By Frank Fendell
When I decided to major in physics, I got a lot of questions.
It was 1955 and I was the first in my family to go to college. I wanted to pursue a career in aerospace, but, at the time, the industry was in its early days; it was all over the headlines, but it wasn't very mature. People wondered if I'd be able to make a stable living by majoring in science. Still, I kept at it and, with encouragement from junior faculty at my university, I pursued my doctorate in applied mathematics. It was as a graduate student that I met my thesis advisor and lifelong mentor, George Francis Carrier.
The Flexibility of Applied Mathematics
Carrier was a gifted mathematician, clever and inventive. During the summers, he was a consultant at TRW, and at TRW's predecessors. I liked the way he worked: fast and hell-bent on getting to the answer, with no patience for niceties. People would bring all sorts of problems to him and he'd solve them, jumping from one topic to another. Knowing that his customers were working complex challenges on tight schedules, he always looked for opportunities to make a simplifying approximation or try something unconventional —enabling him to quickly deliver insights that were useful and actionable. To me, he seemed like a seven-seas rescue service.
I wanted to have that flexibility — today, we call it agility. In applied mathematics, agility comes from practice. You learn to treat mathematical methodologies like tools in a toolkit, trying one, then another, or a few in conjunction, to reveal insights or develop a solution that meets your customer’s needs. It can be tempting to have one hammer — a favorite methodology, perhaps even a methodology that you invented — that you want to use to hit every nail, but, through experience, you learn what tools to reach for in different contexts.
The Ballistic Repair Shop
As an applied mathematician, you aspire to be a flexible and agile problem-solver who goes where the action is — and, when I joined TRW in 1965, there was nothing hotter than developing countermeasures to the intercontinental ballistic missile (ICBM) threat. Things that are standard procedure today were being figured out for the first time to meet a national security need; in my case, that often meant working on issues involving the chemical reactions that occur when the different components of a multicomponent fluid interact. While working ICBMs, I was also principal investigator for small projects for three decades. After presenting my findings on various projects, sponsors in the audience would sometimes come directly to me with other unsolved problems — from defense to civil sector, automotive airbags to natural disasters — and I'd pull out my mathematical toolkit and get to work.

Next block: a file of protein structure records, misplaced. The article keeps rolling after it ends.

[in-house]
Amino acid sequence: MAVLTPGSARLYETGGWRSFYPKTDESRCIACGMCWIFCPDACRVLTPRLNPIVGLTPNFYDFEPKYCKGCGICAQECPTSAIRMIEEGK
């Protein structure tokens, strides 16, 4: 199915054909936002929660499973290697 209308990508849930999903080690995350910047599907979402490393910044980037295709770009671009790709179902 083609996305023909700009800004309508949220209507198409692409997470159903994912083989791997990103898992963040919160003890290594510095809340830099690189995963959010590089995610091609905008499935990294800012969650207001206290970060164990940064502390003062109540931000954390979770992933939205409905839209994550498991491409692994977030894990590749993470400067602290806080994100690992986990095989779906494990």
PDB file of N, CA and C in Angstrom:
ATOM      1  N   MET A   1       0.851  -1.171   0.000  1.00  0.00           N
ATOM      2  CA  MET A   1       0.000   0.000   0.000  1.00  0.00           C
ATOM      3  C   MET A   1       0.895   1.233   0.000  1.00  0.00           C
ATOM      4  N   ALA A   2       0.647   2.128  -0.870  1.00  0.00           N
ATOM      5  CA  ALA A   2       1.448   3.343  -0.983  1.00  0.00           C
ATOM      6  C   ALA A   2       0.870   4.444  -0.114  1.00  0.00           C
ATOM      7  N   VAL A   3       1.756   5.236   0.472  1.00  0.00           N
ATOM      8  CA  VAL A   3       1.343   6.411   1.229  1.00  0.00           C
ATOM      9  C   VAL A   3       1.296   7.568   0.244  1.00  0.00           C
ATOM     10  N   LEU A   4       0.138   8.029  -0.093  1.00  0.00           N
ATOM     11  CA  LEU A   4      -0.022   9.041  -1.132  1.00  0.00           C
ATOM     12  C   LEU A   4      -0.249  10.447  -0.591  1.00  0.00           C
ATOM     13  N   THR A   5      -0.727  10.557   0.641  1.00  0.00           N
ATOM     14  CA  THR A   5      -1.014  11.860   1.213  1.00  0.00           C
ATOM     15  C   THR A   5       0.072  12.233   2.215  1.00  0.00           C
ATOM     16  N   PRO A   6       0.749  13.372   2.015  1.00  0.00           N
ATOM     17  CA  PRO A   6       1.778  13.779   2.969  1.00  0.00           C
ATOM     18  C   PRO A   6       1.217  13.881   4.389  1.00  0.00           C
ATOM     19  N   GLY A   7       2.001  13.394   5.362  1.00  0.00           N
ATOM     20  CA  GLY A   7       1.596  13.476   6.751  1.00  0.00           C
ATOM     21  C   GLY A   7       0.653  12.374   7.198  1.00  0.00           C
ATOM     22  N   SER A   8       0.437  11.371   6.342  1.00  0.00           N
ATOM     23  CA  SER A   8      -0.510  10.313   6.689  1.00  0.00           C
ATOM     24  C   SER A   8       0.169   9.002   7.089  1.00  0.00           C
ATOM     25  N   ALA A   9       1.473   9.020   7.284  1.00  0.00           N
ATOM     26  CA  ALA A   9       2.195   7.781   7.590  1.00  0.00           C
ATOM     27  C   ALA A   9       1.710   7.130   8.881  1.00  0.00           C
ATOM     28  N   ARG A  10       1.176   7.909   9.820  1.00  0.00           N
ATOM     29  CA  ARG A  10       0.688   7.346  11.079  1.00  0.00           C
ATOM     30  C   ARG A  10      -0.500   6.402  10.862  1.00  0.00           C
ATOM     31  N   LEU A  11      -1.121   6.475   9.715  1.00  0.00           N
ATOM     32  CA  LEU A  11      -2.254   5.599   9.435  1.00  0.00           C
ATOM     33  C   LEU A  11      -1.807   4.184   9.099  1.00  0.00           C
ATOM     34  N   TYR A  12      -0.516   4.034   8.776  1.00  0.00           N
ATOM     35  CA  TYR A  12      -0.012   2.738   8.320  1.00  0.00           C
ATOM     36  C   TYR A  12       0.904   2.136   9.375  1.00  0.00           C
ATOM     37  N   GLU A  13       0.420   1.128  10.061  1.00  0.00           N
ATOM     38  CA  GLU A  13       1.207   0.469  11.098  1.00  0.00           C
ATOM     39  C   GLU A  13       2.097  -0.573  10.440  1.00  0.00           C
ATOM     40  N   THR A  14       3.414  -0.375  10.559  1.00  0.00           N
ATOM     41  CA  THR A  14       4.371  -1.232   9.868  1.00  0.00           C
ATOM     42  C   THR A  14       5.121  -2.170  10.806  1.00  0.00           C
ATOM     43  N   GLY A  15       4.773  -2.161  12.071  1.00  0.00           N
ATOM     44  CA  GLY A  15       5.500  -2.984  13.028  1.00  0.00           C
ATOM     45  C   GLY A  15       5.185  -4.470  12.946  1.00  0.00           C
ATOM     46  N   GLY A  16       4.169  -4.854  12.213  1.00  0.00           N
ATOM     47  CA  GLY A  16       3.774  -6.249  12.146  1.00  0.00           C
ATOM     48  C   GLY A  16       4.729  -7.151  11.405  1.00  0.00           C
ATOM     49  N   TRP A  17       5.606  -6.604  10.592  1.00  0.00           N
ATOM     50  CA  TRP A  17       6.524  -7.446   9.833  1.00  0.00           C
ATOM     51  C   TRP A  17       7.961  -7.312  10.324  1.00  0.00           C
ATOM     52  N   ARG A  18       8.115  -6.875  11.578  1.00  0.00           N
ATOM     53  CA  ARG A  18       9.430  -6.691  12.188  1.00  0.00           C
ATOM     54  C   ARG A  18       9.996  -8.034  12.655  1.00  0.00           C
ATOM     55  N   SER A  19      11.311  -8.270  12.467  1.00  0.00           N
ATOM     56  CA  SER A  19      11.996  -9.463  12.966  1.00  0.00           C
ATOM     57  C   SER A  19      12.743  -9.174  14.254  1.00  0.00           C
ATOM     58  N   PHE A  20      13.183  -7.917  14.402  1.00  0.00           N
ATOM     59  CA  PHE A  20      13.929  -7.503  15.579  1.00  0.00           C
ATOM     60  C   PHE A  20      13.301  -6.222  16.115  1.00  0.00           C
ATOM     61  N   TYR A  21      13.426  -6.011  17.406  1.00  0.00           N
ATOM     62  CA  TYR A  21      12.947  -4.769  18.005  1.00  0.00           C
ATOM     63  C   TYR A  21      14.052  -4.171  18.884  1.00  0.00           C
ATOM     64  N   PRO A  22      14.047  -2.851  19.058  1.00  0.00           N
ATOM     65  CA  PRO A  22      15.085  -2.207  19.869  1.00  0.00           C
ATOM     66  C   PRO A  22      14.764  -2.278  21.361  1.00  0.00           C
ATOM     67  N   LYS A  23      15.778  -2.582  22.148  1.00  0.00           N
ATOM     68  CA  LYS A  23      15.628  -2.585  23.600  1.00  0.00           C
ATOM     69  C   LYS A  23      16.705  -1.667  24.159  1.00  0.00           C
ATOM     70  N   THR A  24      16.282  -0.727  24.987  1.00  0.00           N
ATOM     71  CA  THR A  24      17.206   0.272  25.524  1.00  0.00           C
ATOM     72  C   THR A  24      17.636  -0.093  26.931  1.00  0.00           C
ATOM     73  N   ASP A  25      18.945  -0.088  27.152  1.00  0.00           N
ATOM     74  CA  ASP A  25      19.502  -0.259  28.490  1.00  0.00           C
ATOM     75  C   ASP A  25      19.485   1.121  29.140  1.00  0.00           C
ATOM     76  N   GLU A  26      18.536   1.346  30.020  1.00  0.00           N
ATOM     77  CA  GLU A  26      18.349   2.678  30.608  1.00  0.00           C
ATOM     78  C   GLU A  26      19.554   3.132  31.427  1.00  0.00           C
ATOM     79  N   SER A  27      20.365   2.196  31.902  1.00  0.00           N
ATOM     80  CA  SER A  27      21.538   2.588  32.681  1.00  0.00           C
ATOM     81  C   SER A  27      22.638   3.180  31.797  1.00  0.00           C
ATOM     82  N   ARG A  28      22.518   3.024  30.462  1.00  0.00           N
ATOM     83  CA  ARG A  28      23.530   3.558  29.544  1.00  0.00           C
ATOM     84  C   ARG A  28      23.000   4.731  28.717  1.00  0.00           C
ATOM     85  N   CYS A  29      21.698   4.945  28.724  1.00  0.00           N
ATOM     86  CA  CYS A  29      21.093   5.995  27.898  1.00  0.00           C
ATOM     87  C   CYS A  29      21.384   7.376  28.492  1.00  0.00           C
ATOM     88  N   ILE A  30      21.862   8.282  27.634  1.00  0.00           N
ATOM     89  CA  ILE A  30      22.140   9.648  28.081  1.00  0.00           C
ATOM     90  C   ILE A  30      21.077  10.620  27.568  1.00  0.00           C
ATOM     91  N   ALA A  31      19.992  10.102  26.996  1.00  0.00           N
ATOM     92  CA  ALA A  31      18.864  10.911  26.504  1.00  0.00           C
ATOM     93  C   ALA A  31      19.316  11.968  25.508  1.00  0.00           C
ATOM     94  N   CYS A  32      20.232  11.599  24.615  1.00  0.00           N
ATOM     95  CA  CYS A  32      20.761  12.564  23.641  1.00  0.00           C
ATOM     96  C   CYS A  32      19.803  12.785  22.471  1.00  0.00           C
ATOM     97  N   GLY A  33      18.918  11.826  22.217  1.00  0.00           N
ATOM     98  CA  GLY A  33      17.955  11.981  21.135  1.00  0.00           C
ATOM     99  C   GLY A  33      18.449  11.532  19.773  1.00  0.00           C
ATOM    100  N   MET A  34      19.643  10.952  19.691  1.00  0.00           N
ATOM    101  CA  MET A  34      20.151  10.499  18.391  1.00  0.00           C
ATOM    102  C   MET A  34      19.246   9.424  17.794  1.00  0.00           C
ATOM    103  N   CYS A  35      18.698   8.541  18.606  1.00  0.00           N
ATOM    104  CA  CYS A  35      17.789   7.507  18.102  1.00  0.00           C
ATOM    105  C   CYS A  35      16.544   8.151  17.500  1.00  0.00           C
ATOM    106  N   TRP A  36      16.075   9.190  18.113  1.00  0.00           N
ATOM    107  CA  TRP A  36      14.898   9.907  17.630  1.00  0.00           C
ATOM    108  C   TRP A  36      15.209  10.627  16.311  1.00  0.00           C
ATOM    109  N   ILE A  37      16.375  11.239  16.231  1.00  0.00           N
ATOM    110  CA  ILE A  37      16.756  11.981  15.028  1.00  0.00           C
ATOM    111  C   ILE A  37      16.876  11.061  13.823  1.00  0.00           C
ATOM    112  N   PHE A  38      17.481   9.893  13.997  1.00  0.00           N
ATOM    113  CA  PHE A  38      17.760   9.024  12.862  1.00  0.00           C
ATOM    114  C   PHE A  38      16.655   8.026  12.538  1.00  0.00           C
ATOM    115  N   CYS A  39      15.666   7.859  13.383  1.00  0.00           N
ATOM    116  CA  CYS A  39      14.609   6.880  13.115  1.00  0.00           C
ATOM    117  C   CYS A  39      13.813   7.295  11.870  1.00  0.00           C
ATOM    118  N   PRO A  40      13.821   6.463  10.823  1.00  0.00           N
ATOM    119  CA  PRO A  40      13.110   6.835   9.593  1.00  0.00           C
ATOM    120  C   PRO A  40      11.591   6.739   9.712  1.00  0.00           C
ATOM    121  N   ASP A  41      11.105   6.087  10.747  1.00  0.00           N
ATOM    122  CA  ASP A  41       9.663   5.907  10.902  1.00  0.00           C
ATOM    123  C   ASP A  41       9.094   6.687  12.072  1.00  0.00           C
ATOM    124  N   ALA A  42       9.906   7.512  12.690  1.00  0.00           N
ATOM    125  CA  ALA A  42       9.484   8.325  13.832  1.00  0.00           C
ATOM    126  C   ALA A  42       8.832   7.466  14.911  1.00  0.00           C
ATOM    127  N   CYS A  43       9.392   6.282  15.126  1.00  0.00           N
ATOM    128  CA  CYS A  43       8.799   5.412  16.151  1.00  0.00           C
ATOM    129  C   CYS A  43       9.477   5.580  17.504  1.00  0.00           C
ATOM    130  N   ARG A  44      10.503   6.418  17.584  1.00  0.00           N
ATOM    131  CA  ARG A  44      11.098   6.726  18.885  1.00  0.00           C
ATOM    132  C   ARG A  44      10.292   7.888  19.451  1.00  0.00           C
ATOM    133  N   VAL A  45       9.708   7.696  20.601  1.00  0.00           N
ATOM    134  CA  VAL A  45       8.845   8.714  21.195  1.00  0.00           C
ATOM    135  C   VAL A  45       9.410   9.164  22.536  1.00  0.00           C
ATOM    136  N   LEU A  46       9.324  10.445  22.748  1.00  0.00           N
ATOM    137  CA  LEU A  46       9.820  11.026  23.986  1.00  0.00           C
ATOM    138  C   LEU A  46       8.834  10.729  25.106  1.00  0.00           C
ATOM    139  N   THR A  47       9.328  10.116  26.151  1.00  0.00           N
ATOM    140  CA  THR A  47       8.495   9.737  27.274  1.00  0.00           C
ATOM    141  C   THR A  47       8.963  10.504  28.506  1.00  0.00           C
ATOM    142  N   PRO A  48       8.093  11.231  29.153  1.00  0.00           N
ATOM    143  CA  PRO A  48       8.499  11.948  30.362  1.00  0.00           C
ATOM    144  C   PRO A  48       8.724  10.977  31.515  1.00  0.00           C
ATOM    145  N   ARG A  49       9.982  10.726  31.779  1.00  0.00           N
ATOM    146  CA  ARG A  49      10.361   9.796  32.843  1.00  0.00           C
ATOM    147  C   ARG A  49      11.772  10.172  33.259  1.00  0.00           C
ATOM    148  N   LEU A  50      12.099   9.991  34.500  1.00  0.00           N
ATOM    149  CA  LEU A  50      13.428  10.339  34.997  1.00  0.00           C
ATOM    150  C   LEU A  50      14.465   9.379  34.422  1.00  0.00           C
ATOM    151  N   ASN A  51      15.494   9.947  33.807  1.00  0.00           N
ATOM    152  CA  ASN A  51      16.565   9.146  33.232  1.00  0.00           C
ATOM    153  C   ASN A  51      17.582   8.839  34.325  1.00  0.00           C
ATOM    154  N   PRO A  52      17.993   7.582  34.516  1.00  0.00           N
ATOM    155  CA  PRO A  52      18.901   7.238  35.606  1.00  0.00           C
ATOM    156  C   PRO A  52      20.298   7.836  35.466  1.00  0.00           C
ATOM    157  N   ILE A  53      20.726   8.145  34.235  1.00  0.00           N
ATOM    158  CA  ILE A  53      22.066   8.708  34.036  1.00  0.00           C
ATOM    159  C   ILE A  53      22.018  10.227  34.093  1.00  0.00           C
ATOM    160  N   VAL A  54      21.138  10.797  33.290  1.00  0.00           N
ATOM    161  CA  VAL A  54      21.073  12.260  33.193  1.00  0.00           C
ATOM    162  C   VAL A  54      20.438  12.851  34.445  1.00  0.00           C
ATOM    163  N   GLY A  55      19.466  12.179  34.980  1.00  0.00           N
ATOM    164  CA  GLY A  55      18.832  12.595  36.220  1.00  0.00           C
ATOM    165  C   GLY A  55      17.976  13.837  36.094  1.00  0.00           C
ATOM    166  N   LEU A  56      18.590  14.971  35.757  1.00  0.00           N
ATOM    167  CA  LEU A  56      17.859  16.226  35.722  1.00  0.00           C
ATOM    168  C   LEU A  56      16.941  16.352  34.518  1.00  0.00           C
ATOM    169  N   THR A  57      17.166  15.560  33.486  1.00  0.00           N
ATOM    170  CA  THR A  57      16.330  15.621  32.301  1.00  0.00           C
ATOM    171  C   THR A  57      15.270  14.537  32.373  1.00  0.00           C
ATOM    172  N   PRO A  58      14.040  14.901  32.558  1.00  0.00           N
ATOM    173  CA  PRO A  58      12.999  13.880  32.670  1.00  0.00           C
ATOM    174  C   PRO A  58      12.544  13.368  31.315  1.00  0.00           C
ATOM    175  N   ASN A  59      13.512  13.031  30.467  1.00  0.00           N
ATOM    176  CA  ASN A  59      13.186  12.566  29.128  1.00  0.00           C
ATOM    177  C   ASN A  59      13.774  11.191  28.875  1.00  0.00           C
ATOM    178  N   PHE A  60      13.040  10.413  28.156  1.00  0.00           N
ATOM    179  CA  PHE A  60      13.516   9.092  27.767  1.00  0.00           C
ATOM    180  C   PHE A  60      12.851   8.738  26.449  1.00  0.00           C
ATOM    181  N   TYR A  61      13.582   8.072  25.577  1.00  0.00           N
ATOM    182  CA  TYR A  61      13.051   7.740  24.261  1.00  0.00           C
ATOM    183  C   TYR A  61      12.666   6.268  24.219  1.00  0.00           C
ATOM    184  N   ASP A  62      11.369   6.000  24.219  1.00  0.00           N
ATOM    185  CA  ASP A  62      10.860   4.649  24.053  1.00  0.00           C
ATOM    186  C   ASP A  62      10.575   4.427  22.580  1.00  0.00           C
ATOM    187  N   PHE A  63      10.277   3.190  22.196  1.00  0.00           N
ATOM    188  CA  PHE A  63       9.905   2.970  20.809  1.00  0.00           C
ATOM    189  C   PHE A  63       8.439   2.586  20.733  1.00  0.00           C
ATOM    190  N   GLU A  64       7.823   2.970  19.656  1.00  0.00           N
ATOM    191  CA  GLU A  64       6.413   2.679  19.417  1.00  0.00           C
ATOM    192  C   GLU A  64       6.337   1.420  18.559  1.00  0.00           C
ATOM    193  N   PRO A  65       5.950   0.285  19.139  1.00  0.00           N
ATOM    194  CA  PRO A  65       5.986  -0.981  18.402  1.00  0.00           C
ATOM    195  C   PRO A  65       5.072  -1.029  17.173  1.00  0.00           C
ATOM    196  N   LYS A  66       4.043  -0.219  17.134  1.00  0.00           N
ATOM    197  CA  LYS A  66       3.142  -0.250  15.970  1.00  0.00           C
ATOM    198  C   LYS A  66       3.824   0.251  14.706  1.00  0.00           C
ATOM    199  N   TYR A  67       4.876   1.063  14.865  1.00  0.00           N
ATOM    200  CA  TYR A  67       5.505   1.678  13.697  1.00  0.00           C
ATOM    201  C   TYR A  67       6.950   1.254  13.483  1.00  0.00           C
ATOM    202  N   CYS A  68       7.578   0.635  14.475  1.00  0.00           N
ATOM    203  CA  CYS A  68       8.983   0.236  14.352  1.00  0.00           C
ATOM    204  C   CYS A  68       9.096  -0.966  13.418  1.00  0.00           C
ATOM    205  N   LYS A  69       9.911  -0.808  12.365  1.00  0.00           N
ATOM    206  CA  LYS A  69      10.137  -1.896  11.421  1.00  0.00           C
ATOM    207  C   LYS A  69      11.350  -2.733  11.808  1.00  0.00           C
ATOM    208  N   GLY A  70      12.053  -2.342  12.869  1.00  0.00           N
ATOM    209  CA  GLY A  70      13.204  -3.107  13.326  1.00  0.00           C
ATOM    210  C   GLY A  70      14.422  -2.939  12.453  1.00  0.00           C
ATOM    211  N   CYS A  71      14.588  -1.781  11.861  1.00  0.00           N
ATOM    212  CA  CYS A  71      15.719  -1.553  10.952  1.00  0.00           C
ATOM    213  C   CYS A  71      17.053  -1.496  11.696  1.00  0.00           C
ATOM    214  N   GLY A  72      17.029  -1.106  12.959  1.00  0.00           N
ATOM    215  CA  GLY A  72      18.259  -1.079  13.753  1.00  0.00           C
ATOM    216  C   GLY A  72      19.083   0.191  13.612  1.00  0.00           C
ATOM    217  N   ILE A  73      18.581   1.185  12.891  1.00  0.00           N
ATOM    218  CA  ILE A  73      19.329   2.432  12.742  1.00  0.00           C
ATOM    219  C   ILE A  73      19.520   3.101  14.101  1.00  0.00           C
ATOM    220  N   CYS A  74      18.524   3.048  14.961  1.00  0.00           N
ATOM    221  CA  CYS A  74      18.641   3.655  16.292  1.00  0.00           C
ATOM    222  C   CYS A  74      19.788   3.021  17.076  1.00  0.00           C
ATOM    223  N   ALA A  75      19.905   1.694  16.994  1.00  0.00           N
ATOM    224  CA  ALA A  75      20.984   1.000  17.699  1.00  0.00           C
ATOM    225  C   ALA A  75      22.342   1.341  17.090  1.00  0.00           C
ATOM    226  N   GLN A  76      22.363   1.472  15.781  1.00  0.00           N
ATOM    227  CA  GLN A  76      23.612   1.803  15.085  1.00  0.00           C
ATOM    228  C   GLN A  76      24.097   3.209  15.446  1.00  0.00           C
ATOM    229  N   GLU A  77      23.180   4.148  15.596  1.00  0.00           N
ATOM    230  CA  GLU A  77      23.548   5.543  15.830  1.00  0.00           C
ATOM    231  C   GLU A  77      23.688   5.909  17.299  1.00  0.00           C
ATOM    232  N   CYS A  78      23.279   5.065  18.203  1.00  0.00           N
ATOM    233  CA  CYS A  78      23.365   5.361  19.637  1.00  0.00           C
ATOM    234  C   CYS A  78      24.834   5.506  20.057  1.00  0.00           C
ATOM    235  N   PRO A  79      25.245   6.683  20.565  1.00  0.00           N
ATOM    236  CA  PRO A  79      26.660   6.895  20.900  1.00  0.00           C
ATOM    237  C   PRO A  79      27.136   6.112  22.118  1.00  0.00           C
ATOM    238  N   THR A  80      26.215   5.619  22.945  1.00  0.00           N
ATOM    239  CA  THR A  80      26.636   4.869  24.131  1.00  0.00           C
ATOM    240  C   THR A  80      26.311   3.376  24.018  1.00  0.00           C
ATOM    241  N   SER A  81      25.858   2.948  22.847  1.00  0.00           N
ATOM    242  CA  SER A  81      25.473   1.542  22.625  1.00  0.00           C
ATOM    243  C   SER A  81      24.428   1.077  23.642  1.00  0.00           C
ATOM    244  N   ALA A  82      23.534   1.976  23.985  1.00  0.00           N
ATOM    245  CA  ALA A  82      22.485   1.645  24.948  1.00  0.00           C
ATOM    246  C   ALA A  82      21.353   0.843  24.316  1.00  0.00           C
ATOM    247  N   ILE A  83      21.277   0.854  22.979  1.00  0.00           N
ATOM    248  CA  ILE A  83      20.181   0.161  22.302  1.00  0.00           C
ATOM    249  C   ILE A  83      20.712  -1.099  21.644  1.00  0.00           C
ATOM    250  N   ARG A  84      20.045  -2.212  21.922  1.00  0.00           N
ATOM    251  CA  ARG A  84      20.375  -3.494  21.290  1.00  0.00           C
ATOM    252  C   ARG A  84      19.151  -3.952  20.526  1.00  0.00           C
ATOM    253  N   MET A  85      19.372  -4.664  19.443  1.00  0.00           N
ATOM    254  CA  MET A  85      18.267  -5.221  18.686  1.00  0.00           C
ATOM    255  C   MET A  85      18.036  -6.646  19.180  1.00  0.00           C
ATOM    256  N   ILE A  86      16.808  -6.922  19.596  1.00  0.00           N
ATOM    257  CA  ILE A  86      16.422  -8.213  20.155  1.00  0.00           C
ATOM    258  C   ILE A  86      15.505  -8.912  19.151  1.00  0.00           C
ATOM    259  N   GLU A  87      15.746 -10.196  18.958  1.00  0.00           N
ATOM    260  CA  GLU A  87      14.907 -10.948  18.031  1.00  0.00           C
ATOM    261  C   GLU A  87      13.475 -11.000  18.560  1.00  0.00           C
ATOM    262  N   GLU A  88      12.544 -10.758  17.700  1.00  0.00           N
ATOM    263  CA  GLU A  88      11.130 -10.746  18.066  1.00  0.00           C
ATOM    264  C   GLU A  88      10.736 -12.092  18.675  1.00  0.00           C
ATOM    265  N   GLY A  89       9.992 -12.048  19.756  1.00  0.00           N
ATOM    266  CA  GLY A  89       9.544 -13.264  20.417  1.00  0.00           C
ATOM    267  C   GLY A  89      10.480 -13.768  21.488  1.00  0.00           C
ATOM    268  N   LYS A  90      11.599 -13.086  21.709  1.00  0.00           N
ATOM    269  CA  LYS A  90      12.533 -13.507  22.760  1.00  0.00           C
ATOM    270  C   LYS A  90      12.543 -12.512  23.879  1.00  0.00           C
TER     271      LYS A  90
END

In my career, I've learned that sometimes you're building new things, sometimes you're on the assembly line and other times you're in the repair shop. For me, that meant helping to extend the lifespan of the MinuteMan III program. While working on solid rocket propulsion challenges associated with MinuteMan III, I learned that providing fixes to existing programs demanded all of my skills and required a particular brand of agility. Understanding the quirks of an existing system without the help of its original designers can feel like trying to talk to someone long departed.
In our industry, nearly every deployed system is called upon to operate past its intended lifespan. While extending a program's lifespan may not seem glamorous to some, almost anything can be interesting and challenging if you set aside your preconceptions and just give it a chance.
A Succession of Mentors
Being agile has enabled a long career at Northrop Grumman, but my good fortune in finding mentors is the other side of the story. Carrier may have been one of my first mentors, but he was certainly not my last. Mentors have shaped my career, opening my eyes to new challenges to which I could apply my problem-solving mindset. It's incredible what I owe my mentors: they saw potential in me and said ‘Let's get to work to meet this requirement.'
I've come to disagree with frequent career advice which says you may have to jump companies to try different experiences. Instead, especially at a big company like Northrop Grumman, you may just have to seek new mentors who can help you find your next challenge.
Over the years, I've worked on a variety of problems and often have come up with helpful insights. But, for whatever I've done, I always think my next solution will be the best one yet.
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